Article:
A rapid recovery?
Yes. Having quit BP in the wake of the Gulf of Mexico oil spill, Andy Inglis is back, joining the oil services company Petrofac in March as, erm "chief executive of the Energy Developments and Production Solutions businesses". Which, in English, means he's going to head the production operation.
Jobs for the boys then?
Well, Mr Inglis left as part of a management shake-up after the appointment of Bob Dudley to succeed Tony Hayward as chief executive, but he was on a sticky wicket having been in charge of the exploration and production division at BP, making him responsible for the safety of offshore oil drilling.
Yes. The operation is likely to come in for some serious flak in a week when Barack Obama's commission becomes the first official investigation to publish findings. Greenpeace has already fired a broadside at the appointment. It may not be the last. Mr Inglis won't be sticking around in the US though. His new job requires him to relocate from his base in Houston to London.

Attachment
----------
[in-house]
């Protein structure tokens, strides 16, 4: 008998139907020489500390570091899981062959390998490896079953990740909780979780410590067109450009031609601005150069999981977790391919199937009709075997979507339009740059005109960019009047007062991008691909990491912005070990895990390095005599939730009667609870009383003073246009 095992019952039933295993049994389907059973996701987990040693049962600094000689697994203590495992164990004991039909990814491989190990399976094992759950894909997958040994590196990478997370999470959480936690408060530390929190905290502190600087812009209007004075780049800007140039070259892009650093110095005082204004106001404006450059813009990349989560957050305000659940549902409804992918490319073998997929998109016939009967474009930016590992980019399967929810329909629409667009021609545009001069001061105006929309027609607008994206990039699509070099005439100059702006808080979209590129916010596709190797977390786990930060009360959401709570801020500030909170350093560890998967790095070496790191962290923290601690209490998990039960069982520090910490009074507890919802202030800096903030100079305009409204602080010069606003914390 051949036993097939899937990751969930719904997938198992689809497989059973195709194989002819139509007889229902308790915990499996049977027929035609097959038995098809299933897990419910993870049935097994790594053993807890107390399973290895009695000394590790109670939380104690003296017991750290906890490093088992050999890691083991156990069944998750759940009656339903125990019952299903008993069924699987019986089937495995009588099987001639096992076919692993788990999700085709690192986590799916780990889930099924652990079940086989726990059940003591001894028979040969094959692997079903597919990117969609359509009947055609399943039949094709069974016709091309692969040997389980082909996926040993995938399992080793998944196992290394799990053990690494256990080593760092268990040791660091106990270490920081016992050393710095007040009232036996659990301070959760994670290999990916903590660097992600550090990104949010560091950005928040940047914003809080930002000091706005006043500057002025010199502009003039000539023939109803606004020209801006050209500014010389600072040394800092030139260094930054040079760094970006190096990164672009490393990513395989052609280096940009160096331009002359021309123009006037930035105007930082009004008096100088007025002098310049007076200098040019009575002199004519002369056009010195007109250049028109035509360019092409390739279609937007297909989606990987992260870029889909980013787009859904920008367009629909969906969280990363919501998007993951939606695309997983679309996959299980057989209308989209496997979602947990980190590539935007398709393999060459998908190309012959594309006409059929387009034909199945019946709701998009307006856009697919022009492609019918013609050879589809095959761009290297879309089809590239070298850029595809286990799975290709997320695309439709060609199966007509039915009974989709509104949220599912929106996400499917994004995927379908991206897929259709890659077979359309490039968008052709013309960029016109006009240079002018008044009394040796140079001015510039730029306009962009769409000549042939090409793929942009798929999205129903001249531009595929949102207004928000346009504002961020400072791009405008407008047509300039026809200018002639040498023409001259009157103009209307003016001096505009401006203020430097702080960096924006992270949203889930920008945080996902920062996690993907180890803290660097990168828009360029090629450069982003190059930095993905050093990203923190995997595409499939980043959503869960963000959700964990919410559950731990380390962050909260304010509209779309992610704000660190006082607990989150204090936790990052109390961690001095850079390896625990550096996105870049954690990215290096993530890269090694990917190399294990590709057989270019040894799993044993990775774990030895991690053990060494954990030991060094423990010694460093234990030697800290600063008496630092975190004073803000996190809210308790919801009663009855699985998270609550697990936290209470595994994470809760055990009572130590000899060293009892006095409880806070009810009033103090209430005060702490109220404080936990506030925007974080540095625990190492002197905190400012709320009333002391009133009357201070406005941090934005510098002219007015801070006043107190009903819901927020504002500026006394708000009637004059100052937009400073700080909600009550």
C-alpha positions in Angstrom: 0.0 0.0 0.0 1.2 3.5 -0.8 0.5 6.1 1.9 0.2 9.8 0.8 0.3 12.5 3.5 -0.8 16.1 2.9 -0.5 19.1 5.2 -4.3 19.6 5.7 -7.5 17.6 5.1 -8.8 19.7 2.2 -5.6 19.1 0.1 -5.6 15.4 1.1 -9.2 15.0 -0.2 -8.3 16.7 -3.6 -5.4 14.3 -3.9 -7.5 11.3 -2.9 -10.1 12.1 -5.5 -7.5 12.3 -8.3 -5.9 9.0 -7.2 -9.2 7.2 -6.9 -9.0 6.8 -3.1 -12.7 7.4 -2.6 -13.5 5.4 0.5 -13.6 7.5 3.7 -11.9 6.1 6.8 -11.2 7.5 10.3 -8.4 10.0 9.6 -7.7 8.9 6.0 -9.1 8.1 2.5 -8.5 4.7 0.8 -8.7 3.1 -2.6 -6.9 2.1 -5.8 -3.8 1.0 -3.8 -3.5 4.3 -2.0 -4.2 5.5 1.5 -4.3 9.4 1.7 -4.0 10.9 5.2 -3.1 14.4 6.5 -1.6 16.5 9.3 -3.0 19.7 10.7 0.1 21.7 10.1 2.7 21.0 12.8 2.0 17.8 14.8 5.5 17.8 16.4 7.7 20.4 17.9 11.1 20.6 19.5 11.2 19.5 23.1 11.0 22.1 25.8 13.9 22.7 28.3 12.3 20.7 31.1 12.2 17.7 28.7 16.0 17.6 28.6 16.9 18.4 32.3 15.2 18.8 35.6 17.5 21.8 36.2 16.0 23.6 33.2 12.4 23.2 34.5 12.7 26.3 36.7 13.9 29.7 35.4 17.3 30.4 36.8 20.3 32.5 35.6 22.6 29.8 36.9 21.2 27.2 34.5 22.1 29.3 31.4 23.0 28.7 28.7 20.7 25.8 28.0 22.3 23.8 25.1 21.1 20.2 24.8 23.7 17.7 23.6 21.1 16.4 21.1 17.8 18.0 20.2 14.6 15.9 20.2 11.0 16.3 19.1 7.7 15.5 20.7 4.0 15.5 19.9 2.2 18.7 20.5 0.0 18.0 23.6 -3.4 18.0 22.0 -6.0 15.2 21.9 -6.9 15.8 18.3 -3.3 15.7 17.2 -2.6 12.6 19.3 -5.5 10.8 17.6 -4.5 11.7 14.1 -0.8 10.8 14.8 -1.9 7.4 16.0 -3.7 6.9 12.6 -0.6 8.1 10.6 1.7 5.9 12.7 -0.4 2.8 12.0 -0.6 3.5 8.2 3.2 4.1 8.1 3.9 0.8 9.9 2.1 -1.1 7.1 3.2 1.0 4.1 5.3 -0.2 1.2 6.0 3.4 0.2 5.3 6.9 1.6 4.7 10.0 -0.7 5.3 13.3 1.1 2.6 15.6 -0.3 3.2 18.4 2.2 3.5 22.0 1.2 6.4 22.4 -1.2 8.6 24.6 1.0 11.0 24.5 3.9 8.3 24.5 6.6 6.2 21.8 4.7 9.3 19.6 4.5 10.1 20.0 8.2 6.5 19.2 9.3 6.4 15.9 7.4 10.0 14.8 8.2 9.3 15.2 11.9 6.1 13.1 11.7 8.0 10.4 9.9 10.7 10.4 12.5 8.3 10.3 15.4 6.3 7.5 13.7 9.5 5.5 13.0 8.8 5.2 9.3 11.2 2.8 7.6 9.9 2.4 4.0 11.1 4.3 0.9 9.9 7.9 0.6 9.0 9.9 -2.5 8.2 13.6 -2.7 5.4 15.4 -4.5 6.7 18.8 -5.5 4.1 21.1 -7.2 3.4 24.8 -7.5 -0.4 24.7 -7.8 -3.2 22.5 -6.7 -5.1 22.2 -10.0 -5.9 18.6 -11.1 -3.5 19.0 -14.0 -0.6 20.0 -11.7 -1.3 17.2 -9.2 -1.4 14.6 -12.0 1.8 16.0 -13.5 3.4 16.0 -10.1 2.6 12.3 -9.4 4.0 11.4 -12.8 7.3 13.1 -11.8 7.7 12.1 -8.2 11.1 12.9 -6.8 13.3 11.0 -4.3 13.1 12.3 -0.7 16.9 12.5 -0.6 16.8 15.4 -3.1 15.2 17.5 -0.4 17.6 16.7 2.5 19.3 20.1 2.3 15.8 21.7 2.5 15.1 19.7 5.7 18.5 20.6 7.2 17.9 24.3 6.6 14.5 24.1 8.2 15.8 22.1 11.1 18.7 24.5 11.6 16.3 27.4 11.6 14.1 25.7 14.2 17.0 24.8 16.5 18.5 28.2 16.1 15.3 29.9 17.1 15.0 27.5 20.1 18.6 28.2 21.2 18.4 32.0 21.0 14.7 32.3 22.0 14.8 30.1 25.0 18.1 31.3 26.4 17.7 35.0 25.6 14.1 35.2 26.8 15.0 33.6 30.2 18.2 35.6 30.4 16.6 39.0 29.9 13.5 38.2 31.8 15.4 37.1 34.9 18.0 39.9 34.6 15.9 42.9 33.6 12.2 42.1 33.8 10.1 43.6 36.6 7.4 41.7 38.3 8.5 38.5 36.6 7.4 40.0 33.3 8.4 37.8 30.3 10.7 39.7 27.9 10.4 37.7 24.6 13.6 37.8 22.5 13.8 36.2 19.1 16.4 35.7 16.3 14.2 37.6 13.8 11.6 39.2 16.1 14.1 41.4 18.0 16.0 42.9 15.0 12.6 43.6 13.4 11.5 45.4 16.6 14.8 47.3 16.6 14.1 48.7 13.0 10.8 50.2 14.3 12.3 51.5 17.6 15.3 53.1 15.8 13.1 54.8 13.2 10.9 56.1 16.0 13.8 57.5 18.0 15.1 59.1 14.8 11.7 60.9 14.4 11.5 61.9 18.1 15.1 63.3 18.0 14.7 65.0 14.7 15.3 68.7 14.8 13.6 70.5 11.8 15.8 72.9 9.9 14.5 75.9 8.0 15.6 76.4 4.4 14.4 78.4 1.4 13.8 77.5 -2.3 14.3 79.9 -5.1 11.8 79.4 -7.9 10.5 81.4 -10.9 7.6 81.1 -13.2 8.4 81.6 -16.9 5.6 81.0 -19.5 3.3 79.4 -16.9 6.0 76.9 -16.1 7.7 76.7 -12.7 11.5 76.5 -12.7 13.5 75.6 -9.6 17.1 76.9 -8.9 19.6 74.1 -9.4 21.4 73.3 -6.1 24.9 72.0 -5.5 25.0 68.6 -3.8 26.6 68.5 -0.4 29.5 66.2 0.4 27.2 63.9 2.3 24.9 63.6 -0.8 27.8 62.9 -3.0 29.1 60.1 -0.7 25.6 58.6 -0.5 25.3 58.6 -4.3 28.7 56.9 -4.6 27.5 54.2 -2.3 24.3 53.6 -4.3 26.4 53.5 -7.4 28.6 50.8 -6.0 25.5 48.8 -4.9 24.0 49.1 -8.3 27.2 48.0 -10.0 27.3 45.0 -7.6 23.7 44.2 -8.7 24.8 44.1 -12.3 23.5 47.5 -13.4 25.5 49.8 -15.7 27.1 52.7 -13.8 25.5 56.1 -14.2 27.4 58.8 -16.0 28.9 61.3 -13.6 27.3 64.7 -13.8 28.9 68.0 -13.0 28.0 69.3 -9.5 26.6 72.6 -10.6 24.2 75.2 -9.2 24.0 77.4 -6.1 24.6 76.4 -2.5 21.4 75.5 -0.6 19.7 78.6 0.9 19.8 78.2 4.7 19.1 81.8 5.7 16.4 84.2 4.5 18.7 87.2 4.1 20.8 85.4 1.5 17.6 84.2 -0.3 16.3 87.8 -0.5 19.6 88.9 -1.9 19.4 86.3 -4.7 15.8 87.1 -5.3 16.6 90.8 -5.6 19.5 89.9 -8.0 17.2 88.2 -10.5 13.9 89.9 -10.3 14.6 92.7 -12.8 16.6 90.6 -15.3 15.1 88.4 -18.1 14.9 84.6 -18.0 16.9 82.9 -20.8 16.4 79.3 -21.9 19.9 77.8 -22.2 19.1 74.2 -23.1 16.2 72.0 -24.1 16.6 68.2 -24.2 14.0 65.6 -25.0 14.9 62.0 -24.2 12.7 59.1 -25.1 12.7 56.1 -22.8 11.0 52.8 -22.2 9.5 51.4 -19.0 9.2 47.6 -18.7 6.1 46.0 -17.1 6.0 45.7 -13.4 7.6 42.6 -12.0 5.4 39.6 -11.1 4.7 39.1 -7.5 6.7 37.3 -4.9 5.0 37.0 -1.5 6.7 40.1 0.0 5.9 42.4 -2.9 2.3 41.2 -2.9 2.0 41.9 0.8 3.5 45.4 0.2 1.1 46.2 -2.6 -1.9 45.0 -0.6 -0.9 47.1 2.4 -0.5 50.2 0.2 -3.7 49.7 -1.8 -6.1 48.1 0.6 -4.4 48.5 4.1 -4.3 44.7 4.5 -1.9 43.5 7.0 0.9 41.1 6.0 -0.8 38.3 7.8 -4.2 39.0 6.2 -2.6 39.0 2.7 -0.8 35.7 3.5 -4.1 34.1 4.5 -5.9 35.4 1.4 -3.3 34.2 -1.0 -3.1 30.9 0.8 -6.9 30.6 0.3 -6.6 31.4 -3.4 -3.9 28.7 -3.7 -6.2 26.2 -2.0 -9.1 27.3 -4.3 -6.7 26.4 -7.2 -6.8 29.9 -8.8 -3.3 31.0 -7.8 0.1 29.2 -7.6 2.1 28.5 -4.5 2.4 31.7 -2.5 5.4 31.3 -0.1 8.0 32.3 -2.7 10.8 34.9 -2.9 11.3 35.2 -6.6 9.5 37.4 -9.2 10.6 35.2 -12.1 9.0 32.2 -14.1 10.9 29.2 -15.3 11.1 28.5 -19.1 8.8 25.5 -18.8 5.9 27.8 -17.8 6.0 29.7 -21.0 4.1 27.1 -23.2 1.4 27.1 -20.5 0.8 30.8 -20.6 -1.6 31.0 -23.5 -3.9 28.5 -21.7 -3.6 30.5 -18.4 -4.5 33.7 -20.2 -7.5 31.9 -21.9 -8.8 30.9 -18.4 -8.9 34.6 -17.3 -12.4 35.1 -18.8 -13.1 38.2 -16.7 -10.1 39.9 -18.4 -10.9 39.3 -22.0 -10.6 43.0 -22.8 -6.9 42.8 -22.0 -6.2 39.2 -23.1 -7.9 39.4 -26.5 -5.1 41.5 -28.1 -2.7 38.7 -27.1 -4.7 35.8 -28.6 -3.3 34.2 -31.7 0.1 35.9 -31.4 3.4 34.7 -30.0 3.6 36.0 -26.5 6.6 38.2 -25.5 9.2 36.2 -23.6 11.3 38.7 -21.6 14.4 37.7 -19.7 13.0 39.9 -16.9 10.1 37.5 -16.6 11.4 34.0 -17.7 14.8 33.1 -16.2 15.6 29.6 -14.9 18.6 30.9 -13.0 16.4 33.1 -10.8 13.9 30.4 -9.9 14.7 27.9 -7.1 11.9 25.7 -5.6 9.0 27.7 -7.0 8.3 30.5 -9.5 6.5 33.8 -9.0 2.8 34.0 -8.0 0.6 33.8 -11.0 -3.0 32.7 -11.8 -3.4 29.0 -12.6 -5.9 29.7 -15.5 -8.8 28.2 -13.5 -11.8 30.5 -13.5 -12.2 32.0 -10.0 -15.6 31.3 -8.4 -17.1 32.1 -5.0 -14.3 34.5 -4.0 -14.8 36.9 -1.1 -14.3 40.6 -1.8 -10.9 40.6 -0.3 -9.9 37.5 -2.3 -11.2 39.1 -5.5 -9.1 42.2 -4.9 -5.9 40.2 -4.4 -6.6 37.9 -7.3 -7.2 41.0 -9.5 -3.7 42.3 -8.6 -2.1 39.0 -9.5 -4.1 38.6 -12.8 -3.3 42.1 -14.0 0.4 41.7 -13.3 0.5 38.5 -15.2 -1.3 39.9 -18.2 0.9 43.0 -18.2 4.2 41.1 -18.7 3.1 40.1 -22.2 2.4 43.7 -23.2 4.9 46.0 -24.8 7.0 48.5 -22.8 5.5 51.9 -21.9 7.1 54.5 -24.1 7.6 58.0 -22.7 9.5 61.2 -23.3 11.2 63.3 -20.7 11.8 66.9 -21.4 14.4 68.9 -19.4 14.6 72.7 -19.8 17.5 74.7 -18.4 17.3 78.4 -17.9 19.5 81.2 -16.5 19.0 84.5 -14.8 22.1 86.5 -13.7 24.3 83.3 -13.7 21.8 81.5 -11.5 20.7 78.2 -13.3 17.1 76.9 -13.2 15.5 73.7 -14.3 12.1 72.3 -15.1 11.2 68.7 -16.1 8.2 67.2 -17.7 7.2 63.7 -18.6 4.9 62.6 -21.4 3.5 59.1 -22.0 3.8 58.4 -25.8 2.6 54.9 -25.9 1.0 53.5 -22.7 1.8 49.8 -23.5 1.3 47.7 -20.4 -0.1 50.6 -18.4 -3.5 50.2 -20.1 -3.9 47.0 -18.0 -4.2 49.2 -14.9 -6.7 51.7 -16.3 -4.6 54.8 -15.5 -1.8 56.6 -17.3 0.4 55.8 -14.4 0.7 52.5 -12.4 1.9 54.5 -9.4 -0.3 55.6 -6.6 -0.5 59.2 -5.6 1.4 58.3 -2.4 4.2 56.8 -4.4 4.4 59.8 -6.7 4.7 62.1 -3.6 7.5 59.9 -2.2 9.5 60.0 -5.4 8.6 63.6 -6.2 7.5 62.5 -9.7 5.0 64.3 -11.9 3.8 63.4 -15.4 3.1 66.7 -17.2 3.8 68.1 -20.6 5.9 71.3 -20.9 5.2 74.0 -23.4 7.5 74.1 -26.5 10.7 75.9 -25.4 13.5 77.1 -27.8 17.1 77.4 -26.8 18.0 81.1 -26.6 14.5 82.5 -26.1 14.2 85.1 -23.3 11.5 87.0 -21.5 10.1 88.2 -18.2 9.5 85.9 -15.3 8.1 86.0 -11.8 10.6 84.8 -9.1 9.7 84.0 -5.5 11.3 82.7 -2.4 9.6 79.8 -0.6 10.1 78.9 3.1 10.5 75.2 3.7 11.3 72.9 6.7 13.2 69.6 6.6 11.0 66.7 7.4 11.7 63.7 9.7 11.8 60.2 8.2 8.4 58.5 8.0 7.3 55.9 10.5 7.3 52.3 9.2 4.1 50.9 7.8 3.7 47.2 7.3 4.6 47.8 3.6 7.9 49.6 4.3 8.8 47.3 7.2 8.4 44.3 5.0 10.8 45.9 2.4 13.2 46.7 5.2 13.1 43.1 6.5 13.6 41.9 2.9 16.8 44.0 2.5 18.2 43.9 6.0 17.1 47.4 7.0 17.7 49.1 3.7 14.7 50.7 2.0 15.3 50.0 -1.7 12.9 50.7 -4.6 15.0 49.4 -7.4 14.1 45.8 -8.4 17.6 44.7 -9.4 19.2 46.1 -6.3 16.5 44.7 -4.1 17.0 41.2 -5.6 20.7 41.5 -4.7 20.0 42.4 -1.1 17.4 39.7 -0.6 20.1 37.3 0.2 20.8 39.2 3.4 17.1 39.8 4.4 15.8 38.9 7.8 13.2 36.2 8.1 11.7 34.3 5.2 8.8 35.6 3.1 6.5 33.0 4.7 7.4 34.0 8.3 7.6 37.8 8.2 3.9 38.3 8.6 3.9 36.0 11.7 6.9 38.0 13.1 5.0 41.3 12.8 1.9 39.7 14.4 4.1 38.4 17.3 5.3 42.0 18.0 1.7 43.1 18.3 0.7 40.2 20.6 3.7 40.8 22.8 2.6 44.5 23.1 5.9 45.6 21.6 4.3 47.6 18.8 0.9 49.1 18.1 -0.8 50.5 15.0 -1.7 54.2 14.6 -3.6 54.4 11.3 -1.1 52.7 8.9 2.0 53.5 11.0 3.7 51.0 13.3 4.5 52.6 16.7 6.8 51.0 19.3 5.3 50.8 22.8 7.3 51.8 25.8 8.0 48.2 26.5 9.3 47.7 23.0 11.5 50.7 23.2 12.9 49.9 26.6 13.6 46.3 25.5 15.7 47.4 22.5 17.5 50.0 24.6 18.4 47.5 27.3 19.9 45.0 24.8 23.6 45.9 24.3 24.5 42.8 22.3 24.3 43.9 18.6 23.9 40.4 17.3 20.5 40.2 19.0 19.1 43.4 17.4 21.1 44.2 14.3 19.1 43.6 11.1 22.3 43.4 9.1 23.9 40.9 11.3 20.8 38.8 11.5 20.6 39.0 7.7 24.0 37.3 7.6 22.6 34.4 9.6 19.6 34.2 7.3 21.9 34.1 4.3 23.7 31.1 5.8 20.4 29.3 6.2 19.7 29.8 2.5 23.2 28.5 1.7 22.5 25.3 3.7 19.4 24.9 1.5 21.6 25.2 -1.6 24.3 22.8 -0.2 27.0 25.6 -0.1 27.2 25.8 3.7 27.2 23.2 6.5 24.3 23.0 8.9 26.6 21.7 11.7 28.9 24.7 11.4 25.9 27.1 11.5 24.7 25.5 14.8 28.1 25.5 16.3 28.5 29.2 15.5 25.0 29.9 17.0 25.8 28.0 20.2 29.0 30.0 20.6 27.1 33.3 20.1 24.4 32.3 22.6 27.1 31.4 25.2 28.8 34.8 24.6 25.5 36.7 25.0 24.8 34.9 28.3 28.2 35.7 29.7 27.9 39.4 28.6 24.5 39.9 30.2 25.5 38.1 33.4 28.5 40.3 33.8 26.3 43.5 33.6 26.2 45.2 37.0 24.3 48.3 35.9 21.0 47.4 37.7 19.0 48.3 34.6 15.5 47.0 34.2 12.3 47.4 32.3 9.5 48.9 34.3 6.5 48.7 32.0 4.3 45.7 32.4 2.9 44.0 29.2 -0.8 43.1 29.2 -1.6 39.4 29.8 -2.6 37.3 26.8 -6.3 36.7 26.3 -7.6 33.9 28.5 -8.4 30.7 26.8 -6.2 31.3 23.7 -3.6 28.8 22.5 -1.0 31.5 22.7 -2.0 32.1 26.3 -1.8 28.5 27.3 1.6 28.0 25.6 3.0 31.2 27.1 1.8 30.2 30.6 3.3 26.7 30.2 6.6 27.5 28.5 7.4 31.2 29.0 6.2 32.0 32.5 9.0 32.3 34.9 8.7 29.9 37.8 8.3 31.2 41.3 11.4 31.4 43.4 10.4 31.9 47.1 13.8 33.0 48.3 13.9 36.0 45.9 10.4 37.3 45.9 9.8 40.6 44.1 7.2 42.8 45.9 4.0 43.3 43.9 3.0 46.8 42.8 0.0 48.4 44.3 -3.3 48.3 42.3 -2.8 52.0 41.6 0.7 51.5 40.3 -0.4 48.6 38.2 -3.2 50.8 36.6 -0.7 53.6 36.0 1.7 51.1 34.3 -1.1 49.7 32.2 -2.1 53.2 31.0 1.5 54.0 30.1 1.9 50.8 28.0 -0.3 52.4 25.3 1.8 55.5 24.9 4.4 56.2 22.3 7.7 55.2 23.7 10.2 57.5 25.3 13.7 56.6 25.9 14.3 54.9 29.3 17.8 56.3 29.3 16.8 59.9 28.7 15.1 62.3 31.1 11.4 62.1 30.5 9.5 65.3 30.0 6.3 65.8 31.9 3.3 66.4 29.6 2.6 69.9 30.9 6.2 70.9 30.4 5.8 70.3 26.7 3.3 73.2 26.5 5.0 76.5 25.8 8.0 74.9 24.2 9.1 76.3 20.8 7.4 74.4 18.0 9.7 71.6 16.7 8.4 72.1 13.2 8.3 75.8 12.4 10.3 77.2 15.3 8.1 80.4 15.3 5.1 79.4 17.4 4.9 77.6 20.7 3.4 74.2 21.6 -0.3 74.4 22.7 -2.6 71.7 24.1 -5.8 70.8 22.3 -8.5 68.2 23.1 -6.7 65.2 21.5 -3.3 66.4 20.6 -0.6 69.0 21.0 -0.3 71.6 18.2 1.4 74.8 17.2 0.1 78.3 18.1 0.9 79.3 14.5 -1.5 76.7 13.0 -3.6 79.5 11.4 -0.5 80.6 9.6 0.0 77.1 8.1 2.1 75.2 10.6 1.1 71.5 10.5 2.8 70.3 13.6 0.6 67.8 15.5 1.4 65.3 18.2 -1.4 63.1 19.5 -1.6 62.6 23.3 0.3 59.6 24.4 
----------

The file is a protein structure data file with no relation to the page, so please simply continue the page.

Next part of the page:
Isn't Petrofac rather thumbing its nose at the US with this?
Well, Petrofac isn't an oil explorer. It provides services to oil companies such as infrastructure and drilling and it does lots of its business in the Middle East and Asia. The appointment has got the City scribblers interested because it signals a desire to expand the Energy Developments division. It co-invests in oil and gas production, processing and transportation alongside Petrofac clients.
So his contacts book should be useful?
Very. To be fair, Petrofac has been hugely successful in recent years. You don't do that by hiring mugs. Prior to the spill, Mr Inglis's BP career was a glittering one. Notwithstanding that spill, he's no mug.
What's he like?
A family man. When posted to Alaska in 1994 to manage the Kuparuk field, his first wife died suddenly leaving him to raise his two young daughters. He remarried in 1997 and had another three children, although his punishing BP work schedule limited the time he could spend with them. That won't change at Petrofac.